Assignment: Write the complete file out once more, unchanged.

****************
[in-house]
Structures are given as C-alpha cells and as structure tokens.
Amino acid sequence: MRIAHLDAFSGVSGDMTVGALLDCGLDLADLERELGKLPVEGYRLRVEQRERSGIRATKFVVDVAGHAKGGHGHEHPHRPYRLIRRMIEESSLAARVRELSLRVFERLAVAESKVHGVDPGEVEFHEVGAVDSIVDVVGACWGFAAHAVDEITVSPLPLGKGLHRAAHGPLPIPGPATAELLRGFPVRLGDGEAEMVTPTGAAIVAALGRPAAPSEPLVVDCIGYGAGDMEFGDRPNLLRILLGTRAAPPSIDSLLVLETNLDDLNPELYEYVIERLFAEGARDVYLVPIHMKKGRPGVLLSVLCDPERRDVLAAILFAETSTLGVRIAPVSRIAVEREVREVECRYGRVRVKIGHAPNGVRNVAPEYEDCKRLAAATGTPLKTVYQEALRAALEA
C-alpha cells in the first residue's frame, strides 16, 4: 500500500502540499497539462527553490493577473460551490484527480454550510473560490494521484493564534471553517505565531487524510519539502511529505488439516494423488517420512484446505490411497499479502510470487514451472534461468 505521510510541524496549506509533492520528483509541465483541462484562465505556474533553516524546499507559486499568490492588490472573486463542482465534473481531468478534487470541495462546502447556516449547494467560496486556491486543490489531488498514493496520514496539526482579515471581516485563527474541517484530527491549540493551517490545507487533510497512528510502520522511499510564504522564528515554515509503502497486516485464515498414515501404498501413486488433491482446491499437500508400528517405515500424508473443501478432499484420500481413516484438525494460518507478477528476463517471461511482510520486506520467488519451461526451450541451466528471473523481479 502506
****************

[in-house]
Structures are given as C-alpha cells and as structure tokens.
Amino acid sequence: MRIAHLDAFSGVSGDMTVGALLDCGLDLADLERELGKLPVEGYRLRVEQRERSGIRATKFVVDVAGHAKGGHGHEHPHRPYRLIRRMIEESSLAARVRELSLRVFERLAVAESKVHGVDPGEVEFHEVGAVDSIVDVVGACWGFAAHAVDEITVSPLPLGKGLHRAAHGPLPIPGPATAELLRGFPVRLGDGEAEMVTPTGAAIVAALGRPAAPSEPLVVDCIGYGAGDMEFGDRPNLLRILLGTRAAPPSIDSLLVLETNLDDLNPELYEYVIERLFAEGARDVYLVPIHMKKGRPGVLLSVLCDPERRDVLAAILFAETSTLGVRIAPVSRIAVEREVREVECRYGRVRVKIGHAPNGVRNVAPEYEDCKRLAAATGTPLKTVYQEALRAALEA
C-alpha cells in the first residue's frame, strides 16, 4: 500500500502540499497539462527553490493577473460551490484527480454550510473560490494521484493564534471553517505565531487524510519539502511529505488439516494423488517420512484446505490411497499479502510470487514451472534461468 505521510510541524496549506509533492520528483509541465483541462484562465505556474533553516524546499507559486499568490492588490472573486463542482465534473481531468478534487470541495462546502447556516449547494467560496486556491486543490489531488498514493496520514496539526482579515471581516485563527474541517484530527491549540493551517490545507487533510497512528510502520522511499510564504522564528515554515509503502497486516485464515498414515501404498501413486488433491482446491499437500508400528517405515500424508473443501478432499484420500481413516484438525494460518507478477528476463517471461511482510520486506520467488519451461526451450541451466528471473523481479 502506